The reason why both the United States and Europe see China as the leading economic power comes from the misleading perception that a country’s economic strength derives from its trade balances. China has huge trade surpluses with the United States, and to a lesser extent Europe, but has incurred deficits with the rest of the world, especially with commodity exporters and its East Asian neighbors. This generates considerable insecurities in the West, rooted in fears over losing competitiveness, but a country’s economic strength comes more from the quality of its institutions and human capital, which is correlated with its per capita GDP, rather than trade balances and the size of its economy. With a per capita GDP placing it around eightieth globally, China is not yet ready to assume the preeminent position.
Yet from a broader perspective, many appreciate that the world is better off with a more prosperous China. This accounts for the generally positive favorability ratings towards China in the first half of the 2000s. But by 2006, America’s trade deficits and increasing complaints of unfair competition drove a decline in favorability ratings that bottomed out with the global financial crisis in 2008. From 2009–11, China’s strong growth was again seen more favorably, for propping up global demand as the West struggled with its financial problems.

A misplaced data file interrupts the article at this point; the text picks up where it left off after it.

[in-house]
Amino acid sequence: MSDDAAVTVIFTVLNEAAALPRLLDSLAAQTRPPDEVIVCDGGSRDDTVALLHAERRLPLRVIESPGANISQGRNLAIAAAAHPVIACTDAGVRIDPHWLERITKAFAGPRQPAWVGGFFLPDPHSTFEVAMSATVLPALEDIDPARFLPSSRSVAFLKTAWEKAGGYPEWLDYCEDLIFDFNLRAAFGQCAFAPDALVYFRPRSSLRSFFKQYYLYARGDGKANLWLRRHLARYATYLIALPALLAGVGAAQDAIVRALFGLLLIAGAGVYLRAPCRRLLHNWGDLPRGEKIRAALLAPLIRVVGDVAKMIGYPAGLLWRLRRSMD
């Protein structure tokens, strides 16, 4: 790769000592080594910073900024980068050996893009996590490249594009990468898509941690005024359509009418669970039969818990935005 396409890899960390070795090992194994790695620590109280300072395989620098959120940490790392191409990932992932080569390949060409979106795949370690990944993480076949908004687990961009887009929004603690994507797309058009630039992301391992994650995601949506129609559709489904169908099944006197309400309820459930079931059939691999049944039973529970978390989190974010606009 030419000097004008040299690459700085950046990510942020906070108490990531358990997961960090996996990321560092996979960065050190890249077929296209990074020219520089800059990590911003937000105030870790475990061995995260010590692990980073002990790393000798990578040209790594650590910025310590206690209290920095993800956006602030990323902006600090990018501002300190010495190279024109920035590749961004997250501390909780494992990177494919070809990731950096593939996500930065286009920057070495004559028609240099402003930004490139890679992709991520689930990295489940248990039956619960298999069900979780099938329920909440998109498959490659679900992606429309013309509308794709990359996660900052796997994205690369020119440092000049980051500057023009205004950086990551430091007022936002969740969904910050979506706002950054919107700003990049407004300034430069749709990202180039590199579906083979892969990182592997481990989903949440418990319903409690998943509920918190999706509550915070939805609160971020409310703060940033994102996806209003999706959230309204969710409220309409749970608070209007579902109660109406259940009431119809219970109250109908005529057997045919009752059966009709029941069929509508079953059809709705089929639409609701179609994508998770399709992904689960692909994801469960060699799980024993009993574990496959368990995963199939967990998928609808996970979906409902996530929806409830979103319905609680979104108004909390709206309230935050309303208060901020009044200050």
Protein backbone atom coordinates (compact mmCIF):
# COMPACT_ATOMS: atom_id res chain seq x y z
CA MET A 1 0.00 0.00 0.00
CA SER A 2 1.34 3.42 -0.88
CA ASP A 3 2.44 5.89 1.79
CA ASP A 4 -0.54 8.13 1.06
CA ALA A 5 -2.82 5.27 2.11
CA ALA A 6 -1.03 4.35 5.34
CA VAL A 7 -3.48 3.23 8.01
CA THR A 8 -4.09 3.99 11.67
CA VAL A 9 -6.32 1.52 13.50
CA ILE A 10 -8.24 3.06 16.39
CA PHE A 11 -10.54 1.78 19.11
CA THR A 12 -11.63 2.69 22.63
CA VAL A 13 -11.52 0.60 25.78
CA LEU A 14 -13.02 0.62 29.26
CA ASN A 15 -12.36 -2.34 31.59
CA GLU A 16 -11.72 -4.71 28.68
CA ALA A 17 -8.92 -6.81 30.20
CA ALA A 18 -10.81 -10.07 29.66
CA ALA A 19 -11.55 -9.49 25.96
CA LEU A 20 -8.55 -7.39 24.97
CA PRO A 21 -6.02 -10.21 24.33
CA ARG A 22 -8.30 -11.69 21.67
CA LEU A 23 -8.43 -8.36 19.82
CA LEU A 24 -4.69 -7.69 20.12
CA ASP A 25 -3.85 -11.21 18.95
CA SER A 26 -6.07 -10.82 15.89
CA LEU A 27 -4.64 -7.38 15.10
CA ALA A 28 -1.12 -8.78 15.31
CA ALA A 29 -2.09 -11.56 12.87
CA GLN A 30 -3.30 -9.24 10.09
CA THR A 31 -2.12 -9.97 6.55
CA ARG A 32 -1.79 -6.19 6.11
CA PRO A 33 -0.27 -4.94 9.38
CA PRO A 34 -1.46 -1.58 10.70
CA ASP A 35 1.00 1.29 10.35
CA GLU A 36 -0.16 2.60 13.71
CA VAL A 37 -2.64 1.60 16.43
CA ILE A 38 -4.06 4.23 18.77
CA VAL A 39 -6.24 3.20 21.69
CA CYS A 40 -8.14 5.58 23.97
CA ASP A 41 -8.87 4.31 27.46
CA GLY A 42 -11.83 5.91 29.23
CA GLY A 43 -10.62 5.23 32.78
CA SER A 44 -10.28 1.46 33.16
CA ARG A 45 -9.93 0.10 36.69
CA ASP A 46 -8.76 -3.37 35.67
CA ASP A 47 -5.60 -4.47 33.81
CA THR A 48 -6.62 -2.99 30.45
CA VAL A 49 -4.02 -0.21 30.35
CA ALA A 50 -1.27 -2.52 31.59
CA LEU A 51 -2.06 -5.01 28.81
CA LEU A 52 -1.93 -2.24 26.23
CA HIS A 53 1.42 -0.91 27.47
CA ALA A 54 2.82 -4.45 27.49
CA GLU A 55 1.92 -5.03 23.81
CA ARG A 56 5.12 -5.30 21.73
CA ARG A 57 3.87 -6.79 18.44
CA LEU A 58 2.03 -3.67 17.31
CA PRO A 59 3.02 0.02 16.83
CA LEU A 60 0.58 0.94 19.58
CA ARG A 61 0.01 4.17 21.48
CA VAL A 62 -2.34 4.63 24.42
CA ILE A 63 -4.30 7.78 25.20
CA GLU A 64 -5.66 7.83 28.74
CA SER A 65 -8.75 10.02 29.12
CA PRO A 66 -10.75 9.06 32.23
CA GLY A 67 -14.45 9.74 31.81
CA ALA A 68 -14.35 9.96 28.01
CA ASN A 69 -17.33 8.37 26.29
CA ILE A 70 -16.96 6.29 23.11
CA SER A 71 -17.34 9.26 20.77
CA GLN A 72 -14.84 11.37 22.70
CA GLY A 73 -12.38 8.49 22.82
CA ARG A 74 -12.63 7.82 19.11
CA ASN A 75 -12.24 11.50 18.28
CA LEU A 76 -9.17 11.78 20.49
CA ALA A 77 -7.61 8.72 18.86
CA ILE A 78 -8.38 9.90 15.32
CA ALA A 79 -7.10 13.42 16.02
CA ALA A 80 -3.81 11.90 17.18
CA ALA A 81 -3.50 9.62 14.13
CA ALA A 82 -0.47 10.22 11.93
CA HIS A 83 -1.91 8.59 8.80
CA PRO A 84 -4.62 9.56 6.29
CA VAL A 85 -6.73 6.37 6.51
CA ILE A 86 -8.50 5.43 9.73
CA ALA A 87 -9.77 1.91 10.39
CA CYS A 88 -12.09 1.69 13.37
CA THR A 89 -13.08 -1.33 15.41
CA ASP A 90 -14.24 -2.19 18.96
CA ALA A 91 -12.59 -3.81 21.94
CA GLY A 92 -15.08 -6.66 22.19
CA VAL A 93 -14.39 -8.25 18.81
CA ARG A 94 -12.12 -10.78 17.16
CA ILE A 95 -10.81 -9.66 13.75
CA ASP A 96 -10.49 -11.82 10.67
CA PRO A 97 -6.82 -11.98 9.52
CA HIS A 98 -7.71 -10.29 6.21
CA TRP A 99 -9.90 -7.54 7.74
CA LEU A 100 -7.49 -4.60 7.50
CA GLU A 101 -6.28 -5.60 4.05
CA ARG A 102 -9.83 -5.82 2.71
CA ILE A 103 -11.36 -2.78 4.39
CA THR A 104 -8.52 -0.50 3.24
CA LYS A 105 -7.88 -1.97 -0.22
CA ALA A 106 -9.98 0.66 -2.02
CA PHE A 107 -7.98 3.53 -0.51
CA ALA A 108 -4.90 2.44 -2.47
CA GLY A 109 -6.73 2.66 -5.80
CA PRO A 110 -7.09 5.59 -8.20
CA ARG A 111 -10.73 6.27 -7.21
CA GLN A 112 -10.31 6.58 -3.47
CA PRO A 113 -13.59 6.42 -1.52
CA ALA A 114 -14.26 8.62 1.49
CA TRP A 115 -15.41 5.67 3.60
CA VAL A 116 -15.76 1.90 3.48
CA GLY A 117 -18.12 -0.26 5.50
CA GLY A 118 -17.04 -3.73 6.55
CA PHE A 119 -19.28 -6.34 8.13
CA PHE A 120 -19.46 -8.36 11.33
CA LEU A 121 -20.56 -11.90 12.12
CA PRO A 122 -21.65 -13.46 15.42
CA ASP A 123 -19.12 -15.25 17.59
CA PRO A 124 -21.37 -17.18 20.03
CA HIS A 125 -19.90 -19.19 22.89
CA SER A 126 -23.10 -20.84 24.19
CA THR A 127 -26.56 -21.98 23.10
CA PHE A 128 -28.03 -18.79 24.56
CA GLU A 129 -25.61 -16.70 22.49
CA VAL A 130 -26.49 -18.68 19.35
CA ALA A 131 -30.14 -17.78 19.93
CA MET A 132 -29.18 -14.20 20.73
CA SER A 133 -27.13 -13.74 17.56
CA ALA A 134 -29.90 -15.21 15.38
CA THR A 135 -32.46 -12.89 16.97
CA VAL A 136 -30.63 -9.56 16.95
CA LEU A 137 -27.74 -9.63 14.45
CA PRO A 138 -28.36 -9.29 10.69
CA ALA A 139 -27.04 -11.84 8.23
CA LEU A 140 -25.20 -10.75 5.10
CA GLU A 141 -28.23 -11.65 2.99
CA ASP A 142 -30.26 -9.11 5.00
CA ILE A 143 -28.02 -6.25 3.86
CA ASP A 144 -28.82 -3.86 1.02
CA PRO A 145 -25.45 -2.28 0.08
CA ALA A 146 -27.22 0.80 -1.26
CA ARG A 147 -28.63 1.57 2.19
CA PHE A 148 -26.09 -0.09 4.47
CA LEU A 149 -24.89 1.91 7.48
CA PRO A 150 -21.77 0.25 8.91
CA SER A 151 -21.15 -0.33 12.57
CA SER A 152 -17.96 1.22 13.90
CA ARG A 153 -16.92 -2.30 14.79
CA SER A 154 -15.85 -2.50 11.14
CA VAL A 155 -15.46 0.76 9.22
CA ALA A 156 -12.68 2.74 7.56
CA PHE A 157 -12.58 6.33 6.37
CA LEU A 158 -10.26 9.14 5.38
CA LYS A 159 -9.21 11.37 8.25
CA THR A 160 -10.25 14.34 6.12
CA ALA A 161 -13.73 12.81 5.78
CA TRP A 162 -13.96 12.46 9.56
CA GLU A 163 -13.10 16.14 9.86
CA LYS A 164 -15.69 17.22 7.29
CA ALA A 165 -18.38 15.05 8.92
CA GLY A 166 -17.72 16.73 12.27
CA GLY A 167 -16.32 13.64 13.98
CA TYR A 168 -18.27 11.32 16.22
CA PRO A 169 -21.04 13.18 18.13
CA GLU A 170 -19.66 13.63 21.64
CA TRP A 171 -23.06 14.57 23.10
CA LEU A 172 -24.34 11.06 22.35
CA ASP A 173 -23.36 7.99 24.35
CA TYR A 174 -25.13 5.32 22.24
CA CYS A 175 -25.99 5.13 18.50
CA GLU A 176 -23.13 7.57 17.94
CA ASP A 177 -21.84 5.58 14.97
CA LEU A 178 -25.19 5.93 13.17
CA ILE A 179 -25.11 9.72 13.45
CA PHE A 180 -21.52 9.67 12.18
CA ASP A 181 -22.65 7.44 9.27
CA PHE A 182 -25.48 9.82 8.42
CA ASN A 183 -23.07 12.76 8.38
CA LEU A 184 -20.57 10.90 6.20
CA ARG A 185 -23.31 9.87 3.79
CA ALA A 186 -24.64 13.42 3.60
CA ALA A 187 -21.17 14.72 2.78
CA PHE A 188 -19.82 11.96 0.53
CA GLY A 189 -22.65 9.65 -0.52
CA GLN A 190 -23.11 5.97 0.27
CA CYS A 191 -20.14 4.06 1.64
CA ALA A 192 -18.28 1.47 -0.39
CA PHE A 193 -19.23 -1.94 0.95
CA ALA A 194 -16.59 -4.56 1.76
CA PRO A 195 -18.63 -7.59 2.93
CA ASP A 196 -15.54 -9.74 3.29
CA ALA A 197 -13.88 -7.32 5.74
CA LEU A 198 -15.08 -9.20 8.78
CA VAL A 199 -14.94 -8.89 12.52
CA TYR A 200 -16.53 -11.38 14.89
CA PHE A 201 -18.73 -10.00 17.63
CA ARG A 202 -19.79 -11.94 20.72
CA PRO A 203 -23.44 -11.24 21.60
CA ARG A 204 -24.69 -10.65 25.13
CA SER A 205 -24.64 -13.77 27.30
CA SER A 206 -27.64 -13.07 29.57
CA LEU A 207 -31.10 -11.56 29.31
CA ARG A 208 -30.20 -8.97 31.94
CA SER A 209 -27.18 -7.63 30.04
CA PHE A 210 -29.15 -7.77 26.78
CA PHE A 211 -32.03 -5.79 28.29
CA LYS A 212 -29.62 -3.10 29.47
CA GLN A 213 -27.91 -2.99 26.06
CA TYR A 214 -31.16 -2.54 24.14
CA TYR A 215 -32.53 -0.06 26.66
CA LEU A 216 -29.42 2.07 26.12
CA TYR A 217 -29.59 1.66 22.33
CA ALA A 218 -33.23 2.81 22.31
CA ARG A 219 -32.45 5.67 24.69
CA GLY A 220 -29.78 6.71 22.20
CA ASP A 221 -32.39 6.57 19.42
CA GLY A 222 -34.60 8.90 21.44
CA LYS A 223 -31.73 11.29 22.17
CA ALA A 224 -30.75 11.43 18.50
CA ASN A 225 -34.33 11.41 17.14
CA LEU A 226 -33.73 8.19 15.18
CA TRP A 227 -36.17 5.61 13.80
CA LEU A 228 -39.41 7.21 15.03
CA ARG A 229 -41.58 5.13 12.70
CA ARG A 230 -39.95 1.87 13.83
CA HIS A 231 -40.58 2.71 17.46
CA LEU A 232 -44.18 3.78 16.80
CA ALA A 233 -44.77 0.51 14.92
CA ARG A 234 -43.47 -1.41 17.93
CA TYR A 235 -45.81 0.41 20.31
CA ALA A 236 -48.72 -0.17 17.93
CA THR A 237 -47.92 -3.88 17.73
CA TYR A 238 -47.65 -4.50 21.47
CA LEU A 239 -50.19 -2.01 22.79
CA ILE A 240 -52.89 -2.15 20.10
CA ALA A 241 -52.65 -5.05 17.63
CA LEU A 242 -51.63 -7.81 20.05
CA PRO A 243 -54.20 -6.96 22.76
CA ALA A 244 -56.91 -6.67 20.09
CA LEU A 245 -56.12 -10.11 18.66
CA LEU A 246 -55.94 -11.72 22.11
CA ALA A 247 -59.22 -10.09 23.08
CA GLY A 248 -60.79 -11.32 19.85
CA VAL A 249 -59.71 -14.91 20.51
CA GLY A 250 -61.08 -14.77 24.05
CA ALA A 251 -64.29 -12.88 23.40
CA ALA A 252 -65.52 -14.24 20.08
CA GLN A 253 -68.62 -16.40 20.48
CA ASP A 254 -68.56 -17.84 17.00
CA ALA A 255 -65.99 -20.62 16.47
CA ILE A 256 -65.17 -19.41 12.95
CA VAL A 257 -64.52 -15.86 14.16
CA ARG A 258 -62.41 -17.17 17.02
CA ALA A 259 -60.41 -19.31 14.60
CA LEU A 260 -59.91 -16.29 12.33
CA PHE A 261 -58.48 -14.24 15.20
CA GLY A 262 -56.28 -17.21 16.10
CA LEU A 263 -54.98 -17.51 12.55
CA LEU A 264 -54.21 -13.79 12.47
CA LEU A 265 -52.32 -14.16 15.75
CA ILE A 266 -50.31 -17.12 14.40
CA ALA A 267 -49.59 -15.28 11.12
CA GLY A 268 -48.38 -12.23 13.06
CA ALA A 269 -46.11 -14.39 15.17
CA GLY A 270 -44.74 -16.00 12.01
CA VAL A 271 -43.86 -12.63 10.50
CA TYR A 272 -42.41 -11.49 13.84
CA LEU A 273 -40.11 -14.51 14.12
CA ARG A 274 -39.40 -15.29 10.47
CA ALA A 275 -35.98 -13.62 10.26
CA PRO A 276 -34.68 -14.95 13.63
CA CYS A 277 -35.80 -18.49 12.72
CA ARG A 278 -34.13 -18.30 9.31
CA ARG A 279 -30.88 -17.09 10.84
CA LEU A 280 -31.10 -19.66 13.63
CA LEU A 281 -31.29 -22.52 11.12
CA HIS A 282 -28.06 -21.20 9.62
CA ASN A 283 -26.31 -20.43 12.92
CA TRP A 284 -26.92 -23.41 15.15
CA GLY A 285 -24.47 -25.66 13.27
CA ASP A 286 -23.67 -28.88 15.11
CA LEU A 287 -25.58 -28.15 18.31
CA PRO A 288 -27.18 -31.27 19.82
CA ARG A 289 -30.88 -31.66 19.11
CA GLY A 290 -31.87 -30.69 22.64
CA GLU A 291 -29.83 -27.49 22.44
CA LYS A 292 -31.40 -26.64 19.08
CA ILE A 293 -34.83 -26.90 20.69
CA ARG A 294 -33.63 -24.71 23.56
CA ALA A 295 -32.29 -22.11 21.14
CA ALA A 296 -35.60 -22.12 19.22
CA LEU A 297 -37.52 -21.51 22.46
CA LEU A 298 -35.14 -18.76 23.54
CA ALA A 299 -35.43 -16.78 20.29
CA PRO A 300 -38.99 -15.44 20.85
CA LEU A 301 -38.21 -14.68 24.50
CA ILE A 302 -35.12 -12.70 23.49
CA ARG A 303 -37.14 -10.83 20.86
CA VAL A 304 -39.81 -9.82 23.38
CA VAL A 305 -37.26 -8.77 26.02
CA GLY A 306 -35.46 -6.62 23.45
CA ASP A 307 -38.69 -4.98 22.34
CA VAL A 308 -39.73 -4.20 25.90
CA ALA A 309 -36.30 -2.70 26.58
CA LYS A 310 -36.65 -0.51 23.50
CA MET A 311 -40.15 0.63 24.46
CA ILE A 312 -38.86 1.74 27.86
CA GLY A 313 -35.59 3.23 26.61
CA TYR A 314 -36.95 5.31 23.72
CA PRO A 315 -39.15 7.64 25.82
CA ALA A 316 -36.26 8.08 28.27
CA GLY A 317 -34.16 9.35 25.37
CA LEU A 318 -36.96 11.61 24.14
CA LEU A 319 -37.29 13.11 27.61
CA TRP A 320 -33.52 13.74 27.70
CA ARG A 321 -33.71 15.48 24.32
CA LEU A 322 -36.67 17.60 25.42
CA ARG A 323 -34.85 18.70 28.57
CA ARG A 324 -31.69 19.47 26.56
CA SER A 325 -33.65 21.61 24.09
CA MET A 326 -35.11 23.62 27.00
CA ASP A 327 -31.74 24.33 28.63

More recently, sentiments have turned strongly negative as the United States launched its pivot to Asia and China became more aggressive in challenging its neighbors over island disputes. Such sentiments have been strengthened by long-standing concerns about China’s authoritarian system, prompted recently by actions taken by the leadership to curb civil liberties. Hard-liners have been encouraged by perceptions of an increasing security threat, though most China observers realize that China is generations away from seriously challenging America’s military dominance.
European countries are more conflicted than the United States in their favorable sentiments towards China. They have been less negative than Americans in part because of the absence of any great-power rivalry with China. Their feelings towards China are also affected by their views of the United States, while American views of China are independent of their views of Europe. Many Europeans feel the need at times to distance themselves from U.S.-led initiatives. But unlike the United States, European sentiments have not fluctuated as much over the years, although they vary significantly across countries, with eastern Europeans tending to be more positive, given historic relations.